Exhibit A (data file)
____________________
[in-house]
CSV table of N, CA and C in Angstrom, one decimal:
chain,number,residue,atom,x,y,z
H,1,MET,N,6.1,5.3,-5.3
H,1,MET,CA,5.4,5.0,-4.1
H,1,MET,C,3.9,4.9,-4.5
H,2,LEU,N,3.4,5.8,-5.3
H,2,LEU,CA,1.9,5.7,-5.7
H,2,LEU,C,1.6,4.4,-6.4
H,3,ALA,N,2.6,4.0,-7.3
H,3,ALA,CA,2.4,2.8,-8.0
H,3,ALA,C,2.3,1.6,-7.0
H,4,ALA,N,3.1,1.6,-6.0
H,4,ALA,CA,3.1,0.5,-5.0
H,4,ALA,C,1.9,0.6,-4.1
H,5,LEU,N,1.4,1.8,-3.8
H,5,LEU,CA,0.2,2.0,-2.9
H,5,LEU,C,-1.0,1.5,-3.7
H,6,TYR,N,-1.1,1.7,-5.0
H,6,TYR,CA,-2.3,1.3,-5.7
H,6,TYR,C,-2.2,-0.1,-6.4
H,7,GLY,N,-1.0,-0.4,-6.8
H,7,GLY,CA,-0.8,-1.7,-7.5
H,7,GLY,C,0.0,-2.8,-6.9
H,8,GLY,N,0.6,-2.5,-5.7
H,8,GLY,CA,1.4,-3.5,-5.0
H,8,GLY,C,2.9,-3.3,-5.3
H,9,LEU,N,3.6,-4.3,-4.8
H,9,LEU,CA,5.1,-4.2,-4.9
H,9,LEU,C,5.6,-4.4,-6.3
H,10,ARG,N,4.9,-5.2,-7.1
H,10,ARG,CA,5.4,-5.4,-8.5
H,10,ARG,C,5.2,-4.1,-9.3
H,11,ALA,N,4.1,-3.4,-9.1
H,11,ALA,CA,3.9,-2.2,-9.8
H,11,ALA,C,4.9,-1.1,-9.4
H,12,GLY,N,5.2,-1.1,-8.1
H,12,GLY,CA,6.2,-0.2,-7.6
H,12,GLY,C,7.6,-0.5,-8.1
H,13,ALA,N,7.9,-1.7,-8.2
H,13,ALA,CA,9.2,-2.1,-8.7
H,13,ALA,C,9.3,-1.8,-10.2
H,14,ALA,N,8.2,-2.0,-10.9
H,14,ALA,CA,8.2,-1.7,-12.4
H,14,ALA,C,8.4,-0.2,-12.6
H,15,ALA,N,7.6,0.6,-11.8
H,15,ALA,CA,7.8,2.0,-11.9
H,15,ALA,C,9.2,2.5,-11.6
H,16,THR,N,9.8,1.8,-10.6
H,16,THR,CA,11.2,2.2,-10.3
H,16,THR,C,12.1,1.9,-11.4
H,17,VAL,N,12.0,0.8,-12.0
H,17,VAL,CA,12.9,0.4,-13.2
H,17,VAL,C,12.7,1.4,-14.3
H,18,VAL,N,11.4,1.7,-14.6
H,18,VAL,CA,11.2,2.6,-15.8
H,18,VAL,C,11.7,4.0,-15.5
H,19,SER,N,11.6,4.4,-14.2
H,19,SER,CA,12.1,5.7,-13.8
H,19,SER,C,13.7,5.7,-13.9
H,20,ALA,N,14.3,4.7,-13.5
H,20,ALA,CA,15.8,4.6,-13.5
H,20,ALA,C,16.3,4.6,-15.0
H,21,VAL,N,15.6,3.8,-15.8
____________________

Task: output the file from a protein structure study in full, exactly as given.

[in-house]
CSV table of N, CA and C in Angstrom, one decimal:
chain,number,residue,atom,x,y,z
H,1,MET,N,6.1,5.3,-5.3
H,1,MET,CA,5.4,5.0,-4.1
H,1,MET,C,3.9,4.9,-4.5
H,2,LEU,N,3.4,5.8,-5.3
H,2,LEU,CA,1.9,5.7,-5.7
H,2,LEU,C,1.6,4.4,-6.4
H,3,ALA,N,2.6,4.0,-7.3
H,3,ALA,CA,2.4,2.8,-8.0
H,3,ALA,C,2.3,1.6,-7.0
H,4,ALA,N,3.1,1.6,-6.0
H,4,ALA,CA,3.1,0.5,-5.0
H,4,ALA,C,1.9,0.6,-4.1
H,5,LEU,N,1.4,1.8,-3.8
H,5,LEU,CA,0.2,2.0,-2.9
H,5,LEU,C,-1.0,1.5,-3.7
H,6,TYR,N,-1.1,1.7,-5.0
H,6,TYR,CA,-2.3,1.3,-5.7
H,6,TYR,C,-2.2,-0.1,-6.4
H,7,GLY,N,-1.0,-0.4,-6.8
H,7,GLY,CA,-0.8,-1.7,-7.5
H,7,GLY,C,0.0,-2.8,-6.9
H,8,GLY,N,0.6,-2.5,-5.7
H,8,GLY,CA,1.4,-3.5,-5.0
H,8,GLY,C,2.9,-3.3,-5.3
H,9,LEU,N,3.6,-4.3,-4.8
H,9,LEU,CA,5.1,-4.2,-4.9
H,9,LEU,C,5.6,-4.4,-6.3
H,10,ARG,N,4.9,-5.2,-7.1
H,10,ARG,CA,5.4,-5.4,-8.5
H,10,ARG,C,5.2,-4.1,-9.3
H,11,ALA,N,4.1,-3.4,-9.1
H,11,ALA,CA,3.9,-2.2,-9.8
H,11,ALA,C,4.9,-1.1,-9.4
H,12,GLY,N,5.2,-1.1,-8.1
H,12,GLY,CA,6.2,-0.2,-7.6
H,12,GLY,C,7.6,-0.5,-8.1
H,13,ALA,N,7.9,-1.7,-8.2
H,13,ALA,CA,9.2,-2.1,-8.7
H,13,ALA,C,9.3,-1.8,-10.2
H,14,ALA,N,8.2,-2.0,-10.9
H,14,ALA,CA,8.2,-1.7,-12.4
H,14,ALA,C,8.4,-0.2,-12.6
H,15,ALA,N,7.6,0.6,-11.8
H,15,ALA,CA,7.8,2.0,-11.9
H,15,ALA,C,9.2,2.5,-11.6
H,16,THR,N,9.8,1.8,-10.6
H,16,THR,CA,11.2,2.2,-10.3
H,16,THR,C,12.1,1.9,-11.4
H,17,VAL,N,12.0,0.8,-12.0
H,17,VAL,CA,12.9,0.4,-13.2
H,17,VAL,C,12.7,1.4,-14.3
H,18,VAL,N,11.4,1.7,-14.6
H,18,VAL,CA,11.2,2.6,-15.8
H,18,VAL,C,11.7,4.0,-15.5
H,19,SER,N,11.6,4.4,-14.2
H,19,SER,CA,12.1,5.7,-13.8
H,19,SER,C,13.7,5.7,-13.9
H,20,ALA,N,14.3,4.7,-13.5
H,20,ALA,CA,15.8,4.6,-13.5
H,20,ALA,C,16.3,4.6,-15.0
H,21,VAL,N,15.6,3.8,-15.8